The Hidden Depths of Popular Fiction. A Study of Two Female Writers of Wilhelmine Germany, 1890-1914
Date: 17 December 2013
University of Exeter
PhD in German
The Hidden Depths of Popular Fiction. A Study of two Female Authors of Wilhelmine Germany, 1890-1914 This investigation presents two literary case studies that demonstrate the heterogeneity of Wilhelmine popular fiction, both in terms of thematic orientation and aesthetic quality. The chosen authors are women from bourgeois ...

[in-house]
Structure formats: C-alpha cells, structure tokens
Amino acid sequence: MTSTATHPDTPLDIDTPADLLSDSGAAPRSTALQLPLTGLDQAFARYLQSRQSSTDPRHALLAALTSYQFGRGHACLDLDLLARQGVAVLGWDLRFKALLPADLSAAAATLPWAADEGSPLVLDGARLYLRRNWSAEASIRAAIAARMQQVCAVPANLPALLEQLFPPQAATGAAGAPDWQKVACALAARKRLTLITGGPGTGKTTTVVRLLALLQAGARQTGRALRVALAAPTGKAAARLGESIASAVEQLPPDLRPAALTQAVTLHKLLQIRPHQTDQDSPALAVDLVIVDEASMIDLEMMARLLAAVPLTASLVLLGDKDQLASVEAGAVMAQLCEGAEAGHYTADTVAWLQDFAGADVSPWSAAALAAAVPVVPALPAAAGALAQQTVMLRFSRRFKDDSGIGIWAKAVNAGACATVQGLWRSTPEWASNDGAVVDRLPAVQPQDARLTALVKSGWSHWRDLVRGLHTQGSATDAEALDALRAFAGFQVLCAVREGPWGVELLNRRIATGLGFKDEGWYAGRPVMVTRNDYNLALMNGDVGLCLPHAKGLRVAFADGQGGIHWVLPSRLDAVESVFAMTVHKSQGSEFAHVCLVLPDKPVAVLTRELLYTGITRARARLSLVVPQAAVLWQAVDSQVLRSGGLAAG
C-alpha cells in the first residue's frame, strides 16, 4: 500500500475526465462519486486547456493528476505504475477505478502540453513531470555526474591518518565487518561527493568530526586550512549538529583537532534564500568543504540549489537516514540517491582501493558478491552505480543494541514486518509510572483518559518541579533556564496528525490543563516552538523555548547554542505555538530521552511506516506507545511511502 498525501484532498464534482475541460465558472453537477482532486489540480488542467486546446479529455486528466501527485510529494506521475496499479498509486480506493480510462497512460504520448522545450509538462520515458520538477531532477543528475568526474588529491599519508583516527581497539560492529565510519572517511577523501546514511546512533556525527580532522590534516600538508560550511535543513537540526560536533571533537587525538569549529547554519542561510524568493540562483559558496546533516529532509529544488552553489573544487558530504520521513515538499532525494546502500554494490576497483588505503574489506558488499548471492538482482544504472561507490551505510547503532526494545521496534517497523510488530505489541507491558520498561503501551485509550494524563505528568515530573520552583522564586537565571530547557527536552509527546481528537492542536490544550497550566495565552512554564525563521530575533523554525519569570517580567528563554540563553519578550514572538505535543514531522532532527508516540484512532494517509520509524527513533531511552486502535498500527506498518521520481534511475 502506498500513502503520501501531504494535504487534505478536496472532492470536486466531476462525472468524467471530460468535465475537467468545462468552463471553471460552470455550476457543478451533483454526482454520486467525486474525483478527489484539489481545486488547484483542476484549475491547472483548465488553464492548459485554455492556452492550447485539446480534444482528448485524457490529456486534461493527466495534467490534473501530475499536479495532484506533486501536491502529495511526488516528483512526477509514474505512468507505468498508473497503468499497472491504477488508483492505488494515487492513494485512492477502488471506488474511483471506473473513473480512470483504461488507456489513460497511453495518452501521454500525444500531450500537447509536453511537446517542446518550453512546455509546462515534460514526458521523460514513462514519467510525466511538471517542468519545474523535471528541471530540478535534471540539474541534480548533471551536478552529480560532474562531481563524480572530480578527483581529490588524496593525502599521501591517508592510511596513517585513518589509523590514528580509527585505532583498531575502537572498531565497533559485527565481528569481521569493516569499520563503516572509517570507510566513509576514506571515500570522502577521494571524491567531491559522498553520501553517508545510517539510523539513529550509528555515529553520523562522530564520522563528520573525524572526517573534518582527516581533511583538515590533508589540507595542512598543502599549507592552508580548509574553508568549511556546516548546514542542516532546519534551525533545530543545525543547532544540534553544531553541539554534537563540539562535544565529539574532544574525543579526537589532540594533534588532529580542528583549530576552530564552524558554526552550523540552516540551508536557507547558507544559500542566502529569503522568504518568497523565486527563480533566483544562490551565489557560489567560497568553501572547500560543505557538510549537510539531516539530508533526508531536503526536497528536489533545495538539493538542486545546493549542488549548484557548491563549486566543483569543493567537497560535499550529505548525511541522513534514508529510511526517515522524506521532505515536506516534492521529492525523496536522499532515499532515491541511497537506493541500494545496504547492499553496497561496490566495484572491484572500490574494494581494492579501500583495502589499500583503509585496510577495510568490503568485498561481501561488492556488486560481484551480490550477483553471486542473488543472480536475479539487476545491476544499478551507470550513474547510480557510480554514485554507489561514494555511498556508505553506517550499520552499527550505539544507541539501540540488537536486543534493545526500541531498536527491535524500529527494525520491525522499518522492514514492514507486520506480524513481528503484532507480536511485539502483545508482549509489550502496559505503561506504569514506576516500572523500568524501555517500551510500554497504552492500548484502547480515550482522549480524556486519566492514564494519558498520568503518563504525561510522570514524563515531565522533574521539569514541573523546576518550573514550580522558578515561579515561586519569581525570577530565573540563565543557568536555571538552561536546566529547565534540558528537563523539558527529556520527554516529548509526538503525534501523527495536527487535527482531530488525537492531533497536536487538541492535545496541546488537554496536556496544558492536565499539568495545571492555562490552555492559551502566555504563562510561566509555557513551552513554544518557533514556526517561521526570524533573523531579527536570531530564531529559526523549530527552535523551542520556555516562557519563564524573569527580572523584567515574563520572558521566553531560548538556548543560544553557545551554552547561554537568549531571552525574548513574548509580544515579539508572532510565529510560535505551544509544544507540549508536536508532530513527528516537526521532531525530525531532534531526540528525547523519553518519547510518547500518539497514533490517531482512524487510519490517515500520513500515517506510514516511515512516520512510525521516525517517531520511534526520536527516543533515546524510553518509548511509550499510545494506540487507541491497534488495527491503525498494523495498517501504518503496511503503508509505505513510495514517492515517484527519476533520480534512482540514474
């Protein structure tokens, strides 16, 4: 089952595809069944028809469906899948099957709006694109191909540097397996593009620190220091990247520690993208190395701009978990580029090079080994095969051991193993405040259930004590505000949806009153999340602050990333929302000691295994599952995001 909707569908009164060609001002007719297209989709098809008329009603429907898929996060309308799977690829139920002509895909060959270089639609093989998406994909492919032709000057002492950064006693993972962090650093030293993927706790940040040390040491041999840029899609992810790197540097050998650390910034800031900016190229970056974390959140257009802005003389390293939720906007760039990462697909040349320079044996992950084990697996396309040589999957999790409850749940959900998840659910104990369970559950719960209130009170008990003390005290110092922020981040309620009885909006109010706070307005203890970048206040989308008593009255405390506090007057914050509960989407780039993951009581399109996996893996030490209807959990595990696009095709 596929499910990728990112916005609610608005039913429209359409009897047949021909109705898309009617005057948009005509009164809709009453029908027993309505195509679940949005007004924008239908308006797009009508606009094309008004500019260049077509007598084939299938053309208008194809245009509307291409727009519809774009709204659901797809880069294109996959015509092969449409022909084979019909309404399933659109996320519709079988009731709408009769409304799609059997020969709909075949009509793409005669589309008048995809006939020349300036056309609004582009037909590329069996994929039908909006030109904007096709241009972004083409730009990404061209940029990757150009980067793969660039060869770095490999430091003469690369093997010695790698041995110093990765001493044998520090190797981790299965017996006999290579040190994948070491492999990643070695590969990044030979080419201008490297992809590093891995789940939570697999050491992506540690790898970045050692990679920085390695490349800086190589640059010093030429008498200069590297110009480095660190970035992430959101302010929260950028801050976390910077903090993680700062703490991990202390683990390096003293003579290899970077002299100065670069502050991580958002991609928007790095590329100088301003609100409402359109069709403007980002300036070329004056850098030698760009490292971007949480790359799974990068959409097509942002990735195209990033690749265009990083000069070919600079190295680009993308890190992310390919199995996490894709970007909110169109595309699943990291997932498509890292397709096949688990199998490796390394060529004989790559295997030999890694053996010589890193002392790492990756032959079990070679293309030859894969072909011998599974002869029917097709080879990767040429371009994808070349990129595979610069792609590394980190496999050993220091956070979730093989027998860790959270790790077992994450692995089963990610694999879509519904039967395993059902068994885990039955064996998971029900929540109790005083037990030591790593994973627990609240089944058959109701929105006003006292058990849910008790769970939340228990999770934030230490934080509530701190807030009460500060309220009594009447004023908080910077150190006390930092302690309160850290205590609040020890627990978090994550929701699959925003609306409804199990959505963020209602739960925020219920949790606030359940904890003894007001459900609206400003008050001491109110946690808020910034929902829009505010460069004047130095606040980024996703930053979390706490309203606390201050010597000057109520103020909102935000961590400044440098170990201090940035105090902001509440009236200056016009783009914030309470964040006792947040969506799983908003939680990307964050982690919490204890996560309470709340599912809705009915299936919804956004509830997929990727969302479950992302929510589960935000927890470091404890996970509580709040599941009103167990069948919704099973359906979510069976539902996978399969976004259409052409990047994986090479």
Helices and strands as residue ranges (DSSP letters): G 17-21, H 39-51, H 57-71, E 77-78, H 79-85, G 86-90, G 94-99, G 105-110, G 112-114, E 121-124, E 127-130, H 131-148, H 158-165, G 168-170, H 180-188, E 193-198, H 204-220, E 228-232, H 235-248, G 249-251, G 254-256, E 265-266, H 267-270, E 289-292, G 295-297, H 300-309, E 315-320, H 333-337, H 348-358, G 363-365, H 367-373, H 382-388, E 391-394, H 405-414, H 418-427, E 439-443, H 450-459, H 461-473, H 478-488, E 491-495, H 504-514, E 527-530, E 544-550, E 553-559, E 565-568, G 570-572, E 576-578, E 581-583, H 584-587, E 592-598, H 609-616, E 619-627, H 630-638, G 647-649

The Hidden Depths of Popular Fiction. A Study of two Female Authors of Wilhelmine Germany, 1890-1914 This investigation presents two literary case studies that demonstrate the heterogeneity of Wilhelmine popular fiction, both in terms of thematic orientation and aesthetic quality. The chosen authors are women from bourgeois backgrounds who were prolific and well-known during their life-time, but who have since been relegated. They target the ‘new middle class’ of that era as their readership and, respectively, represent two important but contested genres of late nineteenth-century popular fiction: Heimatkunst and the Sozialroman. Heimatkunst has been dismissed as a homogeneous propagator of right-wing ideology. Yet the texts of Charlotte Niese evidence ‘resistant practice’ within and against prevailing discourse parameters. Her autobiographical writing demonstrates a type of nationalism orientated in dignity and independence, rather than competition and militarism, while also showing how political indoctrination and imposition poisoned the vernacular social status quo which otherwise managed to integrate antagonistic values and attitudes. Her fictional narratives highlight how writing dubbed Heimatkunst was subject to hybridisation, at times to amount to an approximation of a modernist aesthetic. The Sozialroman has been dismissed as a trivial ‘variety of social recipes’. Luise Westkirch’s narratives, however, incorporate thorough-going social reform. Her shorter narratives include astute, psychologically-based social critique which facilitates insights into contemporaneous preoccupations and slow perceptual changes. Incorporating tenets derived from the German romantic legacy, her narratives challenge dominant discourse parameters directly. In the process, the internationally ubiquitous interpretation of competition and power as basic instinctual drives is deconstructed as an erroneous and self-destructive assumption. Westkirch’s complex narratives establish sub-textual agendas through ‘thematic compounding’ that directs the reader’s attention overtly at one set of issues while covertly commenting on another. In this way, she constructs gender inequality as an indictment of normative socio-political systems. This study therefore argues that popular fiction located in a time of cultural crisis has the potential to make explicit the parameters of the prevailing dominant discourse, against which specific values are articulated. Since a conscious formulation of these parameters is essential to the loosening of any conceptual hegemony, which depends on implicitness, fiction thus situated can yield new perspectives, not only in terms of historical insight, but in terms of conceptual alternatives that also have contemporary relevance.
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